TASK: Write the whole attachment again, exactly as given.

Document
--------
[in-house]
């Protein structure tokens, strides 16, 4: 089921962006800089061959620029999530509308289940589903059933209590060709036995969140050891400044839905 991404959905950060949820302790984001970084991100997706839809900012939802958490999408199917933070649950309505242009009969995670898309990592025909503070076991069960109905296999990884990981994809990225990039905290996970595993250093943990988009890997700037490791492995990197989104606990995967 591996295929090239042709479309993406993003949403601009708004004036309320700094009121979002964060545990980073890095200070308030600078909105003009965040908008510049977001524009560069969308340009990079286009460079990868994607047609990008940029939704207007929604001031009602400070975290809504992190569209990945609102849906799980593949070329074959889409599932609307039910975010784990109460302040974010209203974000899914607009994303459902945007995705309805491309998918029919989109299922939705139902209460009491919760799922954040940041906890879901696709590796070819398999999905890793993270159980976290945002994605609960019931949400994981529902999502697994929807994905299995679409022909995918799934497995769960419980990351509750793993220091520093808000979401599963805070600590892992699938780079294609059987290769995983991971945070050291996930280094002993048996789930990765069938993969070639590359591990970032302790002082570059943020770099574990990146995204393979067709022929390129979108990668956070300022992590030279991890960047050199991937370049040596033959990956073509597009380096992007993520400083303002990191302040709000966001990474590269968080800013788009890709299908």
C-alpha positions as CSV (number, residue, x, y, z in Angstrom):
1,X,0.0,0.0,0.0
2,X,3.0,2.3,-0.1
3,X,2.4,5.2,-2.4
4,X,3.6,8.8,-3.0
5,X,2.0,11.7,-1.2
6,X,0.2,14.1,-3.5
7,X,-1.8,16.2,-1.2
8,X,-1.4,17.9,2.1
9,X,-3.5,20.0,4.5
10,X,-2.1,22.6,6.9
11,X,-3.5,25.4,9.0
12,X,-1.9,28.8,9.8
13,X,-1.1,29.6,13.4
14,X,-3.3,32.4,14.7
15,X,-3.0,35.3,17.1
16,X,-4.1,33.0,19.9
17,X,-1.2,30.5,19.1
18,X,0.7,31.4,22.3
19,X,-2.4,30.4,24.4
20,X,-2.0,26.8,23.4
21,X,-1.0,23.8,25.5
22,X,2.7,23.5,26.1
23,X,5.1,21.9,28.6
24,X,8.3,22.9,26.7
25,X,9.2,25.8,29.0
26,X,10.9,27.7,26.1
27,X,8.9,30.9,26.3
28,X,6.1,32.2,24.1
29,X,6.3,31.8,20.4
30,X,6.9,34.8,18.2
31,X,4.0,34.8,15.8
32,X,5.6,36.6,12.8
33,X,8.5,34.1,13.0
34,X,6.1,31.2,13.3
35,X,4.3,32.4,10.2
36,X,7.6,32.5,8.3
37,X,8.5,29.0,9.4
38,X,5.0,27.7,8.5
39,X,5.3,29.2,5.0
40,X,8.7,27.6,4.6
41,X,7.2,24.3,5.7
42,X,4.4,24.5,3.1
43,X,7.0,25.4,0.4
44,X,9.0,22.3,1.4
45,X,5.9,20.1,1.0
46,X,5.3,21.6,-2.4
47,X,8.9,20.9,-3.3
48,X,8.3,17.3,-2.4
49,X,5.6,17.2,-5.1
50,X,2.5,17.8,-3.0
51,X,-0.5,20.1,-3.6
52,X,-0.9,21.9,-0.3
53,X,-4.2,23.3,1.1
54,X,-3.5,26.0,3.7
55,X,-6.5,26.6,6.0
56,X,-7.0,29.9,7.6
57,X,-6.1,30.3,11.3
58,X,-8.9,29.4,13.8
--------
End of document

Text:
[in-house]
């Protein structure tokens, strides 16, 4: 089921962006800089061959620029999530509308289940589903059933209590060709036995969140050891400044839905 991404959905950060949820302790984001970084991100997706839809900012939802958490999408199917933070649950309505242009009969995670898309990592025909503070076991069960109905296999990884990981994809990225990039905290996970595993250093943990988009890997700037490791492995990197989104606990995967 591996295929090239042709479309993406993003949403601009708004004036309320700094009121979002964060545990980073890095200070308030600078909105003009965040908008510049977001524009560069969308340009990079286009460079990868994607047609990008940029939704207007929604001031009602400070975290809504992190569209990945609102849906799980593949070329074959889409599932609307039910975010784990109460302040974010209203974000899914607009994303459902945007995705309805491309998918029919989109299922939705139902209460009491919760799922954040940041906890879901696709590796070819398999999905890793993270159980976290945002994605609960019931949400994981529902999502697994929807994905299995679409022909995918799934497995769960419980990351509750793993220091520093808000979401599963805070600590892992699938780079294609059987290769995983991971945070050291996930280094002993048996789930990765069938993969070639590359591990970032302790002082570059943020770099574990990146995204393979067709022929390129979108990668956070300022992590030279991890960047050199991937370049040596033959990956073509597009380096992007993520400083303002990191302040709000966001990474590269968080800013788009890709299908």
C-alpha positions as CSV (number, residue, x, y, z in Angstrom):
1,X,0.0,0.0,0.0
2,X,3.0,2.3,-0.1
3,X,2.4,5.2,-2.4
4,X,3.6,8.8,-3.0
5,X,2.0,11.7,-1.2
6,X,0.2,14.1,-3.5
7,X,-1.8,16.2,-1.2
8,X,-1.4,17.9,2.1
9,X,-3.5,20.0,4.5
10,X,-2.1,22.6,6.9
11,X,-3.5,25.4,9.0
12,X,-1.9,28.8,9.8
13,X,-1.1,29.6,13.4
14,X,-3.3,32.4,14.7
15,X,-3.0,35.3,17.1
16,X,-4.1,33.0,19.9
17,X,-1.2,30.5,19.1
18,X,0.7,31.4,22.3
19,X,-2.4,30.4,24.4
20,X,-2.0,26.8,23.4
21,X,-1.0,23.8,25.5
22,X,2.7,23.5,26.1
23,X,5.1,21.9,28.6
24,X,8.3,22.9,26.7
25,X,9.2,25.8,29.0
26,X,10.9,27.7,26.1
27,X,8.9,30.9,26.3
28,X,6.1,32.2,24.1
29,X,6.3,31.8,20.4
30,X,6.9,34.8,18.2
31,X,4.0,34.8,15.8
32,X,5.6,36.6,12.8
33,X,8.5,34.1,13.0
34,X,6.1,31.2,13.3
35,X,4.3,32.4,10.2
36,X,7.6,32.5,8.3
37,X,8.5,29.0,9.4
38,X,5.0,27.7,8.5
39,X,5.3,29.2,5.0
40,X,8.7,27.6,4.6
41,X,7.2,24.3,5.7
42,X,4.4,24.5,3.1
43,X,7.0,25.4,0.4
44,X,9.0,22.3,1.4
45,X,5.9,20.1,1.0
46,X,5.3,21.6,-2.4
47,X,8.9,20.9,-3.3
48,X,8.3,17.3,-2.4
49,X,5.6,17.2,-5.1
50,X,2.5,17.8,-3.0
51,X,-0.5,20.1,-3.6
52,X,-0.9,21.9,-0.3
53,X,-4.2,23.3,1.1
54,X,-3.5,26.0,3.7
55,X,-6.5,26.6,6.0
56,X,-7.0,29.9,7.6
57,X,-6.1,30.3,11.3
58,X,-8.9,29.4,13.8